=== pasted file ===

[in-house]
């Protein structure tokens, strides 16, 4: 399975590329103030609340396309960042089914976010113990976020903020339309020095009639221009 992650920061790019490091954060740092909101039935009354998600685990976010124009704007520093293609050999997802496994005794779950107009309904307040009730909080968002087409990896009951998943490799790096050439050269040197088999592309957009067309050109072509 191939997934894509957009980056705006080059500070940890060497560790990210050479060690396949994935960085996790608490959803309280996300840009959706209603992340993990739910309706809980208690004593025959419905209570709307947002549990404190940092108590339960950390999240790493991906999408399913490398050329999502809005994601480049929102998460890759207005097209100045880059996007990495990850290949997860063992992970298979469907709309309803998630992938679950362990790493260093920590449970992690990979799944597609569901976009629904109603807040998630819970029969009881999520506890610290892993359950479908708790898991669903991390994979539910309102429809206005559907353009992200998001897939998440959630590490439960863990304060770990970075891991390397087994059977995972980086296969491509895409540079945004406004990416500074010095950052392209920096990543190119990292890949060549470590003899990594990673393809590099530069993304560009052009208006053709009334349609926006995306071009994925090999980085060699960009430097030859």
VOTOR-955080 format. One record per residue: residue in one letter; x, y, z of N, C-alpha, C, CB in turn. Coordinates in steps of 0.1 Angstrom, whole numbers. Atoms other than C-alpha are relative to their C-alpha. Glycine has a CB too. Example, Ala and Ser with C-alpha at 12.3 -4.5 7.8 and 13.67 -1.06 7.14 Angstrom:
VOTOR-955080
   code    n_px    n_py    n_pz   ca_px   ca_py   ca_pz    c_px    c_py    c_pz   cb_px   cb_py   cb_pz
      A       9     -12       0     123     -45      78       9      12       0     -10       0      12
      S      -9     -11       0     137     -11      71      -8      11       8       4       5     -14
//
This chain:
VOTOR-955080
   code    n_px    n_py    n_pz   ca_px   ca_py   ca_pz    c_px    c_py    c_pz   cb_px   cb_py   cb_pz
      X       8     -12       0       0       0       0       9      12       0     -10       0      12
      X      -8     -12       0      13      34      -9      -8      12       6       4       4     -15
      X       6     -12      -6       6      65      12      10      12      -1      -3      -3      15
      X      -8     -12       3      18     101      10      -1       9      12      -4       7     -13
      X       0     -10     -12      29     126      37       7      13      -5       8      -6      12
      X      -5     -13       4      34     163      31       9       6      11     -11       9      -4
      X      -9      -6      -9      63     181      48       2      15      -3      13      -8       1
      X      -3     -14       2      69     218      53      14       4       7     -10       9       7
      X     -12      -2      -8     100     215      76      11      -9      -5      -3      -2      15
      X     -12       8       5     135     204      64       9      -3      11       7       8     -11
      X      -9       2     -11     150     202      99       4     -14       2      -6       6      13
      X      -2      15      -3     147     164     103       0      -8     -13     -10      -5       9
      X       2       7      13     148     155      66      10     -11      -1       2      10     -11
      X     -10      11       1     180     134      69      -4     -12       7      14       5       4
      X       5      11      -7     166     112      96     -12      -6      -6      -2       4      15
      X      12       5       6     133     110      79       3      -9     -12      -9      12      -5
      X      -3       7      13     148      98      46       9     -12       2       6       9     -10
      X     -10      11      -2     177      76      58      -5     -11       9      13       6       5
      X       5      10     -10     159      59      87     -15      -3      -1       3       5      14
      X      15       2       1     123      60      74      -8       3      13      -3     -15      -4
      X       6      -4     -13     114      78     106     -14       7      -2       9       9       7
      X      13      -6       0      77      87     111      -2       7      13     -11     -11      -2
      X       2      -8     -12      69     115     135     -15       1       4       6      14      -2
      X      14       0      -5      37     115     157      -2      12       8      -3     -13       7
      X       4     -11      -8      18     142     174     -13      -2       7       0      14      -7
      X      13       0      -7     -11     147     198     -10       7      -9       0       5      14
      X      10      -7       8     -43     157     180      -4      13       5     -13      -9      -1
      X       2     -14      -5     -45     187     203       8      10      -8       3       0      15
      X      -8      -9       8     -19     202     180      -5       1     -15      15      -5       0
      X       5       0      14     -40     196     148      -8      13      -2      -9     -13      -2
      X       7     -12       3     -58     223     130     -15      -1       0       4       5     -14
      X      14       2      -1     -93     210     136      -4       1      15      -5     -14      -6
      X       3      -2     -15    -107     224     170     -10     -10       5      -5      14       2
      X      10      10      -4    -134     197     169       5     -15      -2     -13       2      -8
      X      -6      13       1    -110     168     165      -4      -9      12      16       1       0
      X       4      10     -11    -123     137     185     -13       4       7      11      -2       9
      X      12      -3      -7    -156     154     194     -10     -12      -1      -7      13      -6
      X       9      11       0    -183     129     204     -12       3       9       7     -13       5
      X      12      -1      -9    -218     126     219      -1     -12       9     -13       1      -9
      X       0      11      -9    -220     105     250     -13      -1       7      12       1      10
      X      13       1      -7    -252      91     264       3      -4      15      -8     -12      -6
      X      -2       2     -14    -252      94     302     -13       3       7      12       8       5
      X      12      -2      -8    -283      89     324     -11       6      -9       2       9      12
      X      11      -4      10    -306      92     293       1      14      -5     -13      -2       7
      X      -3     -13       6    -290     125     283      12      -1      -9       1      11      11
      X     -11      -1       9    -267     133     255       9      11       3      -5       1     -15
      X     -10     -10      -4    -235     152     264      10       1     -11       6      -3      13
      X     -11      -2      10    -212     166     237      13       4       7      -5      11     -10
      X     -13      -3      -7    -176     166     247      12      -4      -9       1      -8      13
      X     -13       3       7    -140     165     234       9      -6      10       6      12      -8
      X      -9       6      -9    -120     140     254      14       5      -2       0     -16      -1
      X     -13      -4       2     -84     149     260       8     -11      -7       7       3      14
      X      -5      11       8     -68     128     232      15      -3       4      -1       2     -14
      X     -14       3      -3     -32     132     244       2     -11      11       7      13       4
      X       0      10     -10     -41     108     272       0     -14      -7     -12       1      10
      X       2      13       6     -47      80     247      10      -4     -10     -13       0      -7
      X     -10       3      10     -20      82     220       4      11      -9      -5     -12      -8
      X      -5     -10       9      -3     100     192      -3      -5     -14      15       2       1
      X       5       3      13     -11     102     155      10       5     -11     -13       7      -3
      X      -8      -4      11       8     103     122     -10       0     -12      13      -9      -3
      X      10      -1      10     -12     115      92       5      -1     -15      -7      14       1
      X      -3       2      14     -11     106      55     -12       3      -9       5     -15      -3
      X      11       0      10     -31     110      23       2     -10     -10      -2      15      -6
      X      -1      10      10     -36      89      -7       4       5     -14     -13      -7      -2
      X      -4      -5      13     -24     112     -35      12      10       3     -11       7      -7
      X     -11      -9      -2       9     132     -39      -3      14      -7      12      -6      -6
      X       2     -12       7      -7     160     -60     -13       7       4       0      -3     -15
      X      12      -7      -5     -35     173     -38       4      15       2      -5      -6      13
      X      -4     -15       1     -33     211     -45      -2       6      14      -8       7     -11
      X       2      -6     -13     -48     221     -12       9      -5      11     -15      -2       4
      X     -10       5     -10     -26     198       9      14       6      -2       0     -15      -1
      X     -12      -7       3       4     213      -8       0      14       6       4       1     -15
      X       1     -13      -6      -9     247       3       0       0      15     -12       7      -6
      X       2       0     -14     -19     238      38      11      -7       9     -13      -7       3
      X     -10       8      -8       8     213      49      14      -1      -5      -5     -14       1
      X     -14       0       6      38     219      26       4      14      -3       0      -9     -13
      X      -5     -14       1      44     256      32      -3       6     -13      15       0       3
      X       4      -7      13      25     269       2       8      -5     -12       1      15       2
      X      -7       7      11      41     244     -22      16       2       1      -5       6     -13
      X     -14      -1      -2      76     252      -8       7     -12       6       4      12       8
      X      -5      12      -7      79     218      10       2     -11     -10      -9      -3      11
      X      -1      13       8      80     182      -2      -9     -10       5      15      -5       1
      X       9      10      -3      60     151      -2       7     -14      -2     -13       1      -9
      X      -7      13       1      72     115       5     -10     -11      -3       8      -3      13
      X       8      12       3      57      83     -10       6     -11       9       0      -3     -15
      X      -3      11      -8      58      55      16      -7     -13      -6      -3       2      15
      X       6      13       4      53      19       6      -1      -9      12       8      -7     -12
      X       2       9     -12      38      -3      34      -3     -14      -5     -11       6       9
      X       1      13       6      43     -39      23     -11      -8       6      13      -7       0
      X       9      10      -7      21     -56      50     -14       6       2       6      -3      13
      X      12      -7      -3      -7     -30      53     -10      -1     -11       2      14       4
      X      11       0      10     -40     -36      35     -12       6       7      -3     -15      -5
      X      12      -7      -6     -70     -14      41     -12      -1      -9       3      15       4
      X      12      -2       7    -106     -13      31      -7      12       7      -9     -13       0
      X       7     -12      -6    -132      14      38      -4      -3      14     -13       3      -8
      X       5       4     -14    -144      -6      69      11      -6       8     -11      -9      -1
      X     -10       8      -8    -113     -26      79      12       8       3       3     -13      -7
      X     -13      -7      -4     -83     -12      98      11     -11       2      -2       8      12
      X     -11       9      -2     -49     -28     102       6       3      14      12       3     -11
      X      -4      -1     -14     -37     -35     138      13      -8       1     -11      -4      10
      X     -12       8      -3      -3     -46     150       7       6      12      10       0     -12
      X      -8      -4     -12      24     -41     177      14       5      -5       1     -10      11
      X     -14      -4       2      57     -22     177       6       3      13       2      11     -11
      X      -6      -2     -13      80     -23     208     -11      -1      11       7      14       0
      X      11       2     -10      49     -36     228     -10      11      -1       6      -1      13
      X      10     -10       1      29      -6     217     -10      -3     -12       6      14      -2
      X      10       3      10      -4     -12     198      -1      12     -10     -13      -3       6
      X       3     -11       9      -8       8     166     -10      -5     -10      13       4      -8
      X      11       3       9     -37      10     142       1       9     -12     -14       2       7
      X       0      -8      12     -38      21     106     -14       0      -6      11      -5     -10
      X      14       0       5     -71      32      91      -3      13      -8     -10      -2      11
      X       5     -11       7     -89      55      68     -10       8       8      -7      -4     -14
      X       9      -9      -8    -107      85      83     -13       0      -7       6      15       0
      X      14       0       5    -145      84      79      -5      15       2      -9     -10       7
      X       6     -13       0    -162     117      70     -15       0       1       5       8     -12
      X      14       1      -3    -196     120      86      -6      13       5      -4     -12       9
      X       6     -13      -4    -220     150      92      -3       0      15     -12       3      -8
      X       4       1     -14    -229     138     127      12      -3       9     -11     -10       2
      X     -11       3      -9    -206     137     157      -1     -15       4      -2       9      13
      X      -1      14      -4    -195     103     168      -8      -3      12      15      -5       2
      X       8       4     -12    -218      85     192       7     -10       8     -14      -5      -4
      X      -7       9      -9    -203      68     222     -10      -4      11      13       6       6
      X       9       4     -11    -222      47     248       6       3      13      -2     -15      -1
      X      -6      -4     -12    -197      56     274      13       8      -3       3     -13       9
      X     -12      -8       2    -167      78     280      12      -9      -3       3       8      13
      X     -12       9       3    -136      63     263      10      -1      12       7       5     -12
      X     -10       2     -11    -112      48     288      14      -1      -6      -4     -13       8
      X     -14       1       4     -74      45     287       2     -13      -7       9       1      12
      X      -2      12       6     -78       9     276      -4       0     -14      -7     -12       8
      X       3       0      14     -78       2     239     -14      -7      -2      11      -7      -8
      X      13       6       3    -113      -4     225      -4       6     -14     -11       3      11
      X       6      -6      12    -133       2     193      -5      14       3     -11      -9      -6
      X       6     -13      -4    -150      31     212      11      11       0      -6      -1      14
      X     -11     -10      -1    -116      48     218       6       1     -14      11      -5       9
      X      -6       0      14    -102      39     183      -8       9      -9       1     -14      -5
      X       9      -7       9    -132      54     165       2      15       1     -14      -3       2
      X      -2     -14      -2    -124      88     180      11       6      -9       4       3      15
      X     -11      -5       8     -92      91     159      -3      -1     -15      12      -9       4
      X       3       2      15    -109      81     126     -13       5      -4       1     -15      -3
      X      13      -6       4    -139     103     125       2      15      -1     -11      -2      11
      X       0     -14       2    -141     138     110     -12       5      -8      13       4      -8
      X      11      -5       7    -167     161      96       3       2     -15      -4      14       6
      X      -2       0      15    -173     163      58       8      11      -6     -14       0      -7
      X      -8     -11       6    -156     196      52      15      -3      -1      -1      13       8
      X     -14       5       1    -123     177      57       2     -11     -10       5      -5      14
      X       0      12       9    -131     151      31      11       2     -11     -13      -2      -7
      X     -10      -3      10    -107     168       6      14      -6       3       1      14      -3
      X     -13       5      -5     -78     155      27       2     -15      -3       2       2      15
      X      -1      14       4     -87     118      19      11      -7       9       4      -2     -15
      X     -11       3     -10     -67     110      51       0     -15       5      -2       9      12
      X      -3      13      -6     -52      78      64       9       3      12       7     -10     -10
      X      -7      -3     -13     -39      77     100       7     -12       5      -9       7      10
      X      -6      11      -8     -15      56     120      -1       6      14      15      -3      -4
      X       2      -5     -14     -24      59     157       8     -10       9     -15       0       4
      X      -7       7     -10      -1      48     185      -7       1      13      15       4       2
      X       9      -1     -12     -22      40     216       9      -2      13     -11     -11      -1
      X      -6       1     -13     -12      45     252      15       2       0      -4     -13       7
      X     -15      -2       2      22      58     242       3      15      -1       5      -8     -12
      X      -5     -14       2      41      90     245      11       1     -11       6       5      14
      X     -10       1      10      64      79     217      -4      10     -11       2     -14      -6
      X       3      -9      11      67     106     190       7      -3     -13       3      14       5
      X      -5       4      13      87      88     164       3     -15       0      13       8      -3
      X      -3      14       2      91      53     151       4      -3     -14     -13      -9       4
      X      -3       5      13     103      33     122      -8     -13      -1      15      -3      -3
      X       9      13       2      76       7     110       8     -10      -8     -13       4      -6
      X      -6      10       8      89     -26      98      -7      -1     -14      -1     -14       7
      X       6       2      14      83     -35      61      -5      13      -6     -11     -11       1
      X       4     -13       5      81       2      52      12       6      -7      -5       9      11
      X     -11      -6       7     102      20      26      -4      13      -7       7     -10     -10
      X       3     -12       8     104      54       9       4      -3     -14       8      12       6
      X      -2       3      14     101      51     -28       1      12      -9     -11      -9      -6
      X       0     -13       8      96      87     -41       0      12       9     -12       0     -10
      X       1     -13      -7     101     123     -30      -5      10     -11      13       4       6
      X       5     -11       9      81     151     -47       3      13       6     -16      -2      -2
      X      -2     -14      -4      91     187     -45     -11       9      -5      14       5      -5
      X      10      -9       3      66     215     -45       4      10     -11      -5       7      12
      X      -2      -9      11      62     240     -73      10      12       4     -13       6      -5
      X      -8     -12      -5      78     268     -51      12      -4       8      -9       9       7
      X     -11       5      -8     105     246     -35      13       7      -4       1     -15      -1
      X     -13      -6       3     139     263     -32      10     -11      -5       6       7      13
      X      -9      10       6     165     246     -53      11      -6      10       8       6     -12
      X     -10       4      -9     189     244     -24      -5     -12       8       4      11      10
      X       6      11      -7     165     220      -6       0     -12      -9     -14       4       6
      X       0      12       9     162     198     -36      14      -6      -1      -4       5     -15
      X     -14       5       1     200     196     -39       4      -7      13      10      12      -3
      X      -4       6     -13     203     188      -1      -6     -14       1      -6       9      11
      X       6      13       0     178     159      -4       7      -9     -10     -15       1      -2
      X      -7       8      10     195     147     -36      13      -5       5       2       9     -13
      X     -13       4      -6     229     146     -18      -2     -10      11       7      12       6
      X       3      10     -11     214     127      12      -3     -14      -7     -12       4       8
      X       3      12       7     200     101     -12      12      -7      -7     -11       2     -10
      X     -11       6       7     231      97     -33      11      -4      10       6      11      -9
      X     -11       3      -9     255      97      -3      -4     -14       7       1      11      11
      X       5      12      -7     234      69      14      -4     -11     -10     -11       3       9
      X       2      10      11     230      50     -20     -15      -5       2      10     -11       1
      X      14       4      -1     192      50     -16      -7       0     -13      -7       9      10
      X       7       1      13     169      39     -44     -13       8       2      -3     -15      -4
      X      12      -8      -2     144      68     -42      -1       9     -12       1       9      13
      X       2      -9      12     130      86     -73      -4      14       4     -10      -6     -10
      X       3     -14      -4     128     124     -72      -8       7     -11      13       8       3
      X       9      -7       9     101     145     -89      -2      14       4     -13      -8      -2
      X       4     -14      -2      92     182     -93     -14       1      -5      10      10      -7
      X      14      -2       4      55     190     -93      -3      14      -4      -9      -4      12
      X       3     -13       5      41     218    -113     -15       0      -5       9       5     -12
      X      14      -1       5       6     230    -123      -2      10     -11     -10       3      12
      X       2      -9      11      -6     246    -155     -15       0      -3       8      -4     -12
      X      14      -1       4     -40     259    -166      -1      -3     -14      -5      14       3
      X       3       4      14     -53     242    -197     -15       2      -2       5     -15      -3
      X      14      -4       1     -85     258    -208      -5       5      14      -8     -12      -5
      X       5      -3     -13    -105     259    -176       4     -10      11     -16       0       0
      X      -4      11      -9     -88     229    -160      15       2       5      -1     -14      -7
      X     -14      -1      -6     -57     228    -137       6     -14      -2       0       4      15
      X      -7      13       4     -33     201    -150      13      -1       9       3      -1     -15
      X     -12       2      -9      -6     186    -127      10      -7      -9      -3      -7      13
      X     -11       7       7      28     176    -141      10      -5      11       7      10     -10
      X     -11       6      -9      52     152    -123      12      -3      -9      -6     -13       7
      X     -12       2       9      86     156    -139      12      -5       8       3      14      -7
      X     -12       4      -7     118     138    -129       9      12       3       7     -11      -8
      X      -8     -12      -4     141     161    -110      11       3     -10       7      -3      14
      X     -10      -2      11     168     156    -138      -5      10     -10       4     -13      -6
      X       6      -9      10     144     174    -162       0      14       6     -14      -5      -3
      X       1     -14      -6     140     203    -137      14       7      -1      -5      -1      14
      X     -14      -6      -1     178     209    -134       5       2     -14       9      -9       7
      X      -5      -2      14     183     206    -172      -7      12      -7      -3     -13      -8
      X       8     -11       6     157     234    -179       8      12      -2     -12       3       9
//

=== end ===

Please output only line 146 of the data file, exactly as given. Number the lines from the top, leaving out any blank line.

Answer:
      X      -6       0      14    -102      39     183      -8       9      -9       1     -14      -5